€55bn on Power Projects in Poland until 2025

Investment projects planned by the major power enterprises in Poland provide for the development of units with a combined capacity of 30,000 MW. However, up to 50% of the projects stand a chance of being implemented. In terms of value, nuclear power units are at the helm, overtaking coal-fired units, which are losing popularity, and gas units that are rising to power. Within the renewable energy segment, biomass-fired units have gained popularity significantly, while prospects for the growth of wind farms have deteriorated.
As stated in the research company PMR’s report entitled “Power sector construction in Poland 2011 – Development forecasts and planned investments”, investments in new power generating will deliver nearly 30,000 MW of capacity, while their value is estimated to be around PLN 220bn (€55bn) units until 2025. However, not all the planned projects will be implemented as it is a common practice for investors to make preparations for a larger number of projects and execute only those which are the most profitable under the given economic circumstances.
Nuclear power projects represent the bulk of planned projects as they account for over 40% of the capital expenditure planned. One-third of the planned projects are hard-coal-fired units, which however gradually lose market share to gas units, which currently account for about 12% of the value of projects planned. This trend is a direct result of vague solutions in the area of carbon dioxide emissions rights and of the improvement in long-term prospects for gas supplies to Poland.

The last 12 months brought a number of significant events for the power engineering industry, including in particular steady progress in the preparations for the construction of several power generating units (including Opole, Turow, Ostroleka, Stalowa Wola, Jaworzno, Kozienice, Pelplin and Rybnik), continued growth of the renewable energy sector (in particular wind and biomass projects), suspension of major investment projects planned by CEZ (Skawina), RWE (Wola) and Vattenfall and the long-drawn-out changes in the shareholder structure of power groups, which can lead to postponement of some of the planned projects until the shareholder structure is clarified.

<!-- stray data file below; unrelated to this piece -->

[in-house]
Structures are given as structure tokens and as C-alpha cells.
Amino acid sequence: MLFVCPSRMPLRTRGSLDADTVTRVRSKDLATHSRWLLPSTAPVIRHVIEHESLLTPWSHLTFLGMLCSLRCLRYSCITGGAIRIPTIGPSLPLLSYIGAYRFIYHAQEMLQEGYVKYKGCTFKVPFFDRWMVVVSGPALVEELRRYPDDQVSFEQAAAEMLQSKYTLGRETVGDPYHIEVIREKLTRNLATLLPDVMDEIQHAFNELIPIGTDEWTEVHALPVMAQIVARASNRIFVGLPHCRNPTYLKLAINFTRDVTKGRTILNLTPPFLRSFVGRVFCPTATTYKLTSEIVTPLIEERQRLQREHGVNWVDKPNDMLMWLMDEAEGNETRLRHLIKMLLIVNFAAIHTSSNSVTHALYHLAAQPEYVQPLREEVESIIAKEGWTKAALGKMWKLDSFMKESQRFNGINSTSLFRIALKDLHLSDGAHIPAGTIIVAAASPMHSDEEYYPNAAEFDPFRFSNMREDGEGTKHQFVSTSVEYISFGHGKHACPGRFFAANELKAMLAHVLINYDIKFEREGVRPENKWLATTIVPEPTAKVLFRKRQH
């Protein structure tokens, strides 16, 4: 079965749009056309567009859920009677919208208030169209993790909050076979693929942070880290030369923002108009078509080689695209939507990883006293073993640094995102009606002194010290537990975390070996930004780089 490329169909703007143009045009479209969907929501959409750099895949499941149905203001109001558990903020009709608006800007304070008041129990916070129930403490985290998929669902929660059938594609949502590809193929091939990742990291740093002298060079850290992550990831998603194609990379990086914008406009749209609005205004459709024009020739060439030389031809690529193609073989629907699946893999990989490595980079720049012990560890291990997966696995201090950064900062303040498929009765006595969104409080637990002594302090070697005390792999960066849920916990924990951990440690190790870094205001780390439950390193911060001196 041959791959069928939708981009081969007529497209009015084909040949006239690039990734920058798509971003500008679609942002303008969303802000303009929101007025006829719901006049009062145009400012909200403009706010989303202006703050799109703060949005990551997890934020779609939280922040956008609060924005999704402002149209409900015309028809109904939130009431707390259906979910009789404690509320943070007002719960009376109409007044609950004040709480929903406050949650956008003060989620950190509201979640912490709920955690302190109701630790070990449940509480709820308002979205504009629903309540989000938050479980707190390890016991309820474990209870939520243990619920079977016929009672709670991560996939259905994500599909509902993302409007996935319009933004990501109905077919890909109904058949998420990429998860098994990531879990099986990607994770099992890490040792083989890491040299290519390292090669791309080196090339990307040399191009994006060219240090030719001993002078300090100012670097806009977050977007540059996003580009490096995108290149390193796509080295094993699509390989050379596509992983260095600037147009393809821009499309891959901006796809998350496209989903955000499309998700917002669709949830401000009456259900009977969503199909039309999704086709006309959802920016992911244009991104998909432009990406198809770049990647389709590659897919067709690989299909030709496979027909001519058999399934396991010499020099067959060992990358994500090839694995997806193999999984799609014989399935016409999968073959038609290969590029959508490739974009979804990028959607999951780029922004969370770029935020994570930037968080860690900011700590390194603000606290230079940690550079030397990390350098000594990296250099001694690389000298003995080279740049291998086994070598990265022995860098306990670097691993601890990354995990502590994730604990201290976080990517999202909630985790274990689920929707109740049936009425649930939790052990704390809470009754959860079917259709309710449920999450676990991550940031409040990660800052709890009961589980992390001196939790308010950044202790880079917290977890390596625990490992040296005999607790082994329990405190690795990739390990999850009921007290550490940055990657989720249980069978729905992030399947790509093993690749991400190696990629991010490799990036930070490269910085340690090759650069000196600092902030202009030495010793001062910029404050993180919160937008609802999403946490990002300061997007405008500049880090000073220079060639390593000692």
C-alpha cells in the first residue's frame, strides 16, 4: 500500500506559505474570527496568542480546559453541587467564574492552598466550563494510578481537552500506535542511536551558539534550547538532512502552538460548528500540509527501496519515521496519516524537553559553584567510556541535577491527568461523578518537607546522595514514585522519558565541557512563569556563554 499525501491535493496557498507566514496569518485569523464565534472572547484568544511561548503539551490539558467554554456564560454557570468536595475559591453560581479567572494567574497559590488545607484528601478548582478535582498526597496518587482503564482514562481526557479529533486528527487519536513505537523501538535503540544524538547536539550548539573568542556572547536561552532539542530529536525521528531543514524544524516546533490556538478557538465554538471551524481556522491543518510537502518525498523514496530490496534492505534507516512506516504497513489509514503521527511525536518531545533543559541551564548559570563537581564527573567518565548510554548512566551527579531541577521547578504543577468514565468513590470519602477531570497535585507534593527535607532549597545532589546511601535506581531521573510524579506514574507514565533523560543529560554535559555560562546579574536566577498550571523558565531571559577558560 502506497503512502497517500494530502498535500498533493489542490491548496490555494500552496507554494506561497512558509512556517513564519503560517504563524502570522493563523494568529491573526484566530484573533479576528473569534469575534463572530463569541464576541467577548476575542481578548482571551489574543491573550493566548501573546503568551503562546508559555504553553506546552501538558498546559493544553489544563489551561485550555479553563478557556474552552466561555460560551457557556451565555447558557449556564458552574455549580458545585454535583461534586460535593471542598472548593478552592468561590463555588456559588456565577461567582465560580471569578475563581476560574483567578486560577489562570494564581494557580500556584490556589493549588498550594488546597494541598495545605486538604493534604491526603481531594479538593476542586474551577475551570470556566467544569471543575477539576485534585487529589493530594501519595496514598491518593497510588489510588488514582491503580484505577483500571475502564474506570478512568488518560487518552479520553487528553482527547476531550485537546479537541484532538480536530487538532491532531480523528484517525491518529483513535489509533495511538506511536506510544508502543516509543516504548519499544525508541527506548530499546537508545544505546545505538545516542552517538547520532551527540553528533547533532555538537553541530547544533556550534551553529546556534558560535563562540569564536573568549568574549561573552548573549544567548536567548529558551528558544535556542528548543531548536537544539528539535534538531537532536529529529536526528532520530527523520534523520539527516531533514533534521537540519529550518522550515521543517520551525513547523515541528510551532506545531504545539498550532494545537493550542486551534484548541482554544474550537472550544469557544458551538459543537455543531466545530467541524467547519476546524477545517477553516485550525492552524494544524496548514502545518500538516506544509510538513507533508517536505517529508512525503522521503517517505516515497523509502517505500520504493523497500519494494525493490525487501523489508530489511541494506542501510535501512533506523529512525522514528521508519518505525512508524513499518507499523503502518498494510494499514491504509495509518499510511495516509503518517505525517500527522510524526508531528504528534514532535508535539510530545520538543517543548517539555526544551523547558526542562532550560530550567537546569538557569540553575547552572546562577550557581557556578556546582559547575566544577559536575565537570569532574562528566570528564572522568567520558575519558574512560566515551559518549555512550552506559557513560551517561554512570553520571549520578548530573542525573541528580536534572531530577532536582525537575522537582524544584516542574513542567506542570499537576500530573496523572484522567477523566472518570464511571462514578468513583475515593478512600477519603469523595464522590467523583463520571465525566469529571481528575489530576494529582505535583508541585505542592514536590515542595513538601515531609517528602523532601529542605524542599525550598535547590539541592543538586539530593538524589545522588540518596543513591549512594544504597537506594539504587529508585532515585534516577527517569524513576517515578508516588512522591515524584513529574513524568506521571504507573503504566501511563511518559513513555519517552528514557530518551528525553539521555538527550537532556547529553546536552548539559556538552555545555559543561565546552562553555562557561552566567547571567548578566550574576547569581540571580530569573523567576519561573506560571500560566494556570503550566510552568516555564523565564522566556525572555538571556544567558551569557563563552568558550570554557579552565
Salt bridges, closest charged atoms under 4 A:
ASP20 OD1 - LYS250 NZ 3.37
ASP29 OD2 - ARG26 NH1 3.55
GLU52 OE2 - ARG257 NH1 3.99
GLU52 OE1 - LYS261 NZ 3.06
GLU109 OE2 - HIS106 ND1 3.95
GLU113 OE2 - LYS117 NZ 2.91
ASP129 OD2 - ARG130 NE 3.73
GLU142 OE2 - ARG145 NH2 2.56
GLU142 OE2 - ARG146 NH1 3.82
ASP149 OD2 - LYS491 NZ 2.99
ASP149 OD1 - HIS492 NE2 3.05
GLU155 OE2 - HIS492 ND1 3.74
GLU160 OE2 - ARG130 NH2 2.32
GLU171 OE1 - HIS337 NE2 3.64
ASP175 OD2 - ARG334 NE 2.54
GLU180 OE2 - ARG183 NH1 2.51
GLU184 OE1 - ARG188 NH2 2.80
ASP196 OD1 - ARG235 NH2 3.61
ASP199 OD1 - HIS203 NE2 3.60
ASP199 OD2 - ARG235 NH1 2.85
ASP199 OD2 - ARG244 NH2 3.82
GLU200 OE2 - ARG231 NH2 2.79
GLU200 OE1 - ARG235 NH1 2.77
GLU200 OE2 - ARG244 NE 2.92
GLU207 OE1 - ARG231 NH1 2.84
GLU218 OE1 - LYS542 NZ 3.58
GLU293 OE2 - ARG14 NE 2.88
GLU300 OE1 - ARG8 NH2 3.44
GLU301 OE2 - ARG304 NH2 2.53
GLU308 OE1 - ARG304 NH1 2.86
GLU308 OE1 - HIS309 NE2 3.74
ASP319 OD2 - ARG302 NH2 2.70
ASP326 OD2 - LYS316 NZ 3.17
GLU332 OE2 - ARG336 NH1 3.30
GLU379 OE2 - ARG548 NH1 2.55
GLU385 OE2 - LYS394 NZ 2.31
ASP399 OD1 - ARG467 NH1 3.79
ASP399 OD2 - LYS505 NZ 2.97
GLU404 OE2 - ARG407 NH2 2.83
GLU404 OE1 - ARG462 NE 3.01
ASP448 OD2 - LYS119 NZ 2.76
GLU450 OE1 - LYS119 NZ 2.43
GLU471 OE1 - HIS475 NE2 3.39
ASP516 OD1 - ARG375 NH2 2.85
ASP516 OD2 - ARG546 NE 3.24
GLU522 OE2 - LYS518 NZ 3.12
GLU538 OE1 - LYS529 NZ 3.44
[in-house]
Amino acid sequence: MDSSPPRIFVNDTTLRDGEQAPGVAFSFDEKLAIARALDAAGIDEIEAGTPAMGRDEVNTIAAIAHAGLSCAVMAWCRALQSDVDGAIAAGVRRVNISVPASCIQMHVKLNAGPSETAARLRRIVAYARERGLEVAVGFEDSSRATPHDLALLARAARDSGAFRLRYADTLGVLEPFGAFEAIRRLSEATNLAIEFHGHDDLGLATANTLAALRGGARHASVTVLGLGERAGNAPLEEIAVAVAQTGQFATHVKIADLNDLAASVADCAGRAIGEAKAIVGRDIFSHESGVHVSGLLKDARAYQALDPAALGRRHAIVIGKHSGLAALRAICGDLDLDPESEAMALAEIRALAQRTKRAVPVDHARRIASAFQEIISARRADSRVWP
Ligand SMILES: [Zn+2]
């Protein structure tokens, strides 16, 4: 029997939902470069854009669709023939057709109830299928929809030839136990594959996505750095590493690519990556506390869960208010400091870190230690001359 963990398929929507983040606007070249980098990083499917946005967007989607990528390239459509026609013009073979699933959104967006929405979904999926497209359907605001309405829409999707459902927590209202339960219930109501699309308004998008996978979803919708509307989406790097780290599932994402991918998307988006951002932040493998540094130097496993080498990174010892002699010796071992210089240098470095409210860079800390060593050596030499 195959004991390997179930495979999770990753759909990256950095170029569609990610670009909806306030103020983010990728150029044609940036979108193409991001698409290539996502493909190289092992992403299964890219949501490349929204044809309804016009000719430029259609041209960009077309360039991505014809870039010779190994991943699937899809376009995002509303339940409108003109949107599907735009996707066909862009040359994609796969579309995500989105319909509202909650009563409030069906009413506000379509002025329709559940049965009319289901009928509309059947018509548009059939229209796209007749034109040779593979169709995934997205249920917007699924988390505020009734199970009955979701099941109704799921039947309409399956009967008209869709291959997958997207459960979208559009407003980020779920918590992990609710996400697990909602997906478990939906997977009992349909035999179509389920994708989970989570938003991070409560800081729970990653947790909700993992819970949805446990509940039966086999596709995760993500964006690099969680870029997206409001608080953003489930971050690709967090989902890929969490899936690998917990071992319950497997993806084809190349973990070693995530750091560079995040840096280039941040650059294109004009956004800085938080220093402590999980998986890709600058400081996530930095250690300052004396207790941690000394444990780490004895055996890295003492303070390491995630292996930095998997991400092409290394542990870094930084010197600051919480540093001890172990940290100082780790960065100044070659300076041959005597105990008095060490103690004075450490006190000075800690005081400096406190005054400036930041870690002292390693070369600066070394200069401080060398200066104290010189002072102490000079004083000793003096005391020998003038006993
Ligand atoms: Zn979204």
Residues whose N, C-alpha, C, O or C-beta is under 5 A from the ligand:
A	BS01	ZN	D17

According to the report’s authors, within the renewable energy sector, growth prospects for the wind energy sector have been seriously realigned as, earlier, many investors’ interest had been partly based on speculations, but that was curbed. In connection with the 2010 amendment to the Energy Law, Enea Operator and Energa Operator cancelled most applications for terms and conditions for connecting new wind farms. Additionally, reduced subsidies to ‘green’ energy will result in wind farms’ investors losing part of subsidies and ‘green’ certificates. Investors were seen to suspend new wind energy projects already at the end of 2010 in the wake of the legal changes. Moreover, according to PSE Operator, Poland is capable of accepting up to 6,000 MW of energy into its power system in 2020, which is much below the wind energy industry’s expectations.
On the other hand, the use of biomass in combustion and co-combustion (with coal) processes to produce ‘green’ electricity and heat is enjoying growing popularity. Biomass has become a strong component of investment plans adopted by large power groups (such as Tauron, GDF SUEZ and Dalkia Polska) and small local CHP plants alike. Thus, next to wind energy, biomass is steadily coming to the foreground in Poland meeting the EU objectives for renewable energy.
This press release is based on information contained in the latest PMR report entitled „Power sector construction in Poland 2011 – Development forecasts and planned investments”.
More info:  www.pmrcorporate.com